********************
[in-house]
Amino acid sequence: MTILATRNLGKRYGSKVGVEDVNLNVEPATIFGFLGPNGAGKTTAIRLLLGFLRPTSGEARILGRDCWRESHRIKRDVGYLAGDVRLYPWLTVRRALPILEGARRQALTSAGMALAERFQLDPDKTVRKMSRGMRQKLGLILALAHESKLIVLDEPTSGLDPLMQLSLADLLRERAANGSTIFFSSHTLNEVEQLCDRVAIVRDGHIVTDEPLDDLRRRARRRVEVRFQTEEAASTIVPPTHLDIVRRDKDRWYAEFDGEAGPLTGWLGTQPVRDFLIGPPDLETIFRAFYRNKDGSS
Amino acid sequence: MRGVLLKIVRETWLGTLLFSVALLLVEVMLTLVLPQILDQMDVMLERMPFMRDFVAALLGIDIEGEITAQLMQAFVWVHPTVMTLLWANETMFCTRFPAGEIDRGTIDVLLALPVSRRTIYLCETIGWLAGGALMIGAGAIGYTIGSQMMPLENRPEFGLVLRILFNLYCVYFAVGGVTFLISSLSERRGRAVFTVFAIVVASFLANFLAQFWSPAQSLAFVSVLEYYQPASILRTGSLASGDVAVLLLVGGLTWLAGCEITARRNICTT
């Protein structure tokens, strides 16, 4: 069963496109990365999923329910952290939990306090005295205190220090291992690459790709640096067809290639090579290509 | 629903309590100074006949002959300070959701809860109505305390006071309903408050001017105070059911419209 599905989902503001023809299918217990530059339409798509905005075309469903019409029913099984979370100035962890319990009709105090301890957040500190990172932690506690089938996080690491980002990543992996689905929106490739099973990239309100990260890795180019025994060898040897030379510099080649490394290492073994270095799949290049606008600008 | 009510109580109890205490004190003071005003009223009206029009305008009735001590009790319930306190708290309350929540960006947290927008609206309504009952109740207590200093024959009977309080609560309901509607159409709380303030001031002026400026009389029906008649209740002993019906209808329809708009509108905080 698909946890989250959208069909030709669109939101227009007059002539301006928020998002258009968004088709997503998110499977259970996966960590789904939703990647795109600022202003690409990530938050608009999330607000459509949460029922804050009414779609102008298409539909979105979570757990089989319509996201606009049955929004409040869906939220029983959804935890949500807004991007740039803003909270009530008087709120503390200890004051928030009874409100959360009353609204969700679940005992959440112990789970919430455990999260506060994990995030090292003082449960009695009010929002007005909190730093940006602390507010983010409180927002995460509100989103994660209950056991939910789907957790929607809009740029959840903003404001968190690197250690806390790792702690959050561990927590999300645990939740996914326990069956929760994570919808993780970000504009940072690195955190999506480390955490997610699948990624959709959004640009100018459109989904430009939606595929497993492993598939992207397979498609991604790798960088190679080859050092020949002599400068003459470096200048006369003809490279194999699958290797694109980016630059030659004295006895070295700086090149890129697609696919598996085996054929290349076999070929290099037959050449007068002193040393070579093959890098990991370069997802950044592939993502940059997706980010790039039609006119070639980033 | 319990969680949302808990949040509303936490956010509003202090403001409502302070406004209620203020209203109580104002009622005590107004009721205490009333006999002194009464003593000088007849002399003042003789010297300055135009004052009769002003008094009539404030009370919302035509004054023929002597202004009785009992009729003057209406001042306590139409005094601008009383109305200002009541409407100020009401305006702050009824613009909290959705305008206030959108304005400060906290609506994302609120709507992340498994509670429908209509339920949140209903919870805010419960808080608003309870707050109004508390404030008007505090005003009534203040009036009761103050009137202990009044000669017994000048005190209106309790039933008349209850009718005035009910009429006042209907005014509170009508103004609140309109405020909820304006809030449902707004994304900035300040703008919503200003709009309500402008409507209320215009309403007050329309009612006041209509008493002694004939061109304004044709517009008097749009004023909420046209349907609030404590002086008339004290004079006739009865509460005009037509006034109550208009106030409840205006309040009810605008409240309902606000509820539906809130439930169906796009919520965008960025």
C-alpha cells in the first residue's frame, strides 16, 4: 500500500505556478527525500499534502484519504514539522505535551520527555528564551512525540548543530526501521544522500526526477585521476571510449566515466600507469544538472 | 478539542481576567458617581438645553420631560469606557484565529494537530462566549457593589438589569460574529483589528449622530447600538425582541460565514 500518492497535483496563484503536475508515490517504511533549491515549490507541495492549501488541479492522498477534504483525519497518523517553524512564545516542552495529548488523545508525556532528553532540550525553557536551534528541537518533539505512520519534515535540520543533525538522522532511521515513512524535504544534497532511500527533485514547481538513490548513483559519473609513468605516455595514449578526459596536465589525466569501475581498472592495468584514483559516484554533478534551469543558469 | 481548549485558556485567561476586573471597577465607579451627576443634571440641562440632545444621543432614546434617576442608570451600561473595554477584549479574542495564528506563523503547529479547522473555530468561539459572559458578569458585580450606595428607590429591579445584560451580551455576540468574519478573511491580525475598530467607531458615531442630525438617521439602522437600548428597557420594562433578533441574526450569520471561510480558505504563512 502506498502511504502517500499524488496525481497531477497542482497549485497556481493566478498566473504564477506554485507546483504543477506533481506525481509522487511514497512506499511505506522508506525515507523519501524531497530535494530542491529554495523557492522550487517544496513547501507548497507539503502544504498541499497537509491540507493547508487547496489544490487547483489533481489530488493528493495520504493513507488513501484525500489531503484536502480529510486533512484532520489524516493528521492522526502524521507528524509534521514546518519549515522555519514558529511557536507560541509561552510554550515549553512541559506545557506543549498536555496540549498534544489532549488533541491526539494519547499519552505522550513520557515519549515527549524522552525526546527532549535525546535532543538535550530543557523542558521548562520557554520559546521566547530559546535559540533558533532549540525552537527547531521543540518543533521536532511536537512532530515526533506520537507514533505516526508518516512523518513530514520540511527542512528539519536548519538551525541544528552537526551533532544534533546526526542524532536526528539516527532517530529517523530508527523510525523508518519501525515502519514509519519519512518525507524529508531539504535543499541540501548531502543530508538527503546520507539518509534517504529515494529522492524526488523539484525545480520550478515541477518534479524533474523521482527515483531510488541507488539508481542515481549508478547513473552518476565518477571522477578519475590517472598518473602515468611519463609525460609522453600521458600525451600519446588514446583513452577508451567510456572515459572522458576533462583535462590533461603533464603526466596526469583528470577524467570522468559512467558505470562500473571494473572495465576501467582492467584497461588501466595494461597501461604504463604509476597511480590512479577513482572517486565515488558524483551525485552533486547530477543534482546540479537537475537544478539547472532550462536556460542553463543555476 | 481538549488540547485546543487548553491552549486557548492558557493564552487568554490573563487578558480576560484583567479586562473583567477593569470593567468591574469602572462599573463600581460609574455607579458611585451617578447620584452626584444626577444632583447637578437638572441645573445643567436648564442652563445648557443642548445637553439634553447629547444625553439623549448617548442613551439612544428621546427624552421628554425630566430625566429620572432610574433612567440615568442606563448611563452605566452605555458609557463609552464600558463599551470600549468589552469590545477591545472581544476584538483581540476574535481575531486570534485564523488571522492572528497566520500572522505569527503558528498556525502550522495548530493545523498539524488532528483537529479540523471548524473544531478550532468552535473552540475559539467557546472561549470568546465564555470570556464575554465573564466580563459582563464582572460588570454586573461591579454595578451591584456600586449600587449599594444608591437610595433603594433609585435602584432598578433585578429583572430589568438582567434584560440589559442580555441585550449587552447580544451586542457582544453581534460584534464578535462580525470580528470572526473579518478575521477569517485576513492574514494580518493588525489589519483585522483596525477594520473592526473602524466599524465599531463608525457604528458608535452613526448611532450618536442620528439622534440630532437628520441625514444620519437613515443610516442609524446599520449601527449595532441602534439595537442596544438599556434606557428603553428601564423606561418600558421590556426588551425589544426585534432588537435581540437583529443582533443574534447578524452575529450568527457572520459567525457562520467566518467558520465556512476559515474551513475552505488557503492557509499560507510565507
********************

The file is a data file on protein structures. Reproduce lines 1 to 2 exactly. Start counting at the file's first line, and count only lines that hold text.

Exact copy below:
[in-house]
Amino acid sequence: MTILATRNLGKRYGSKVGVEDVNLNVEPATIFGFLGPNGAGKTTAIRLLLGFLRPTSGEARILGRDCWRESHRIKRDVGYLAGDVRLYPWLTVRRALPILEGARRQALTSAGMALAERFQLDPDKTVRKMSRGMRQKLGLILALAHESKLIVLDEPTSGLDPLMQLSLADLLRERAANGSTIFFSSHTLNEVEQLCDRVAIVRDGHIVTDEPLDDLRRRARRRVEVRFQTEEAASTIVPPTHLDIVRRDKDRWYAEFDGEAGPLTGWLGTQPVRDFLIGPPDLETIFRAFYRNKDGSS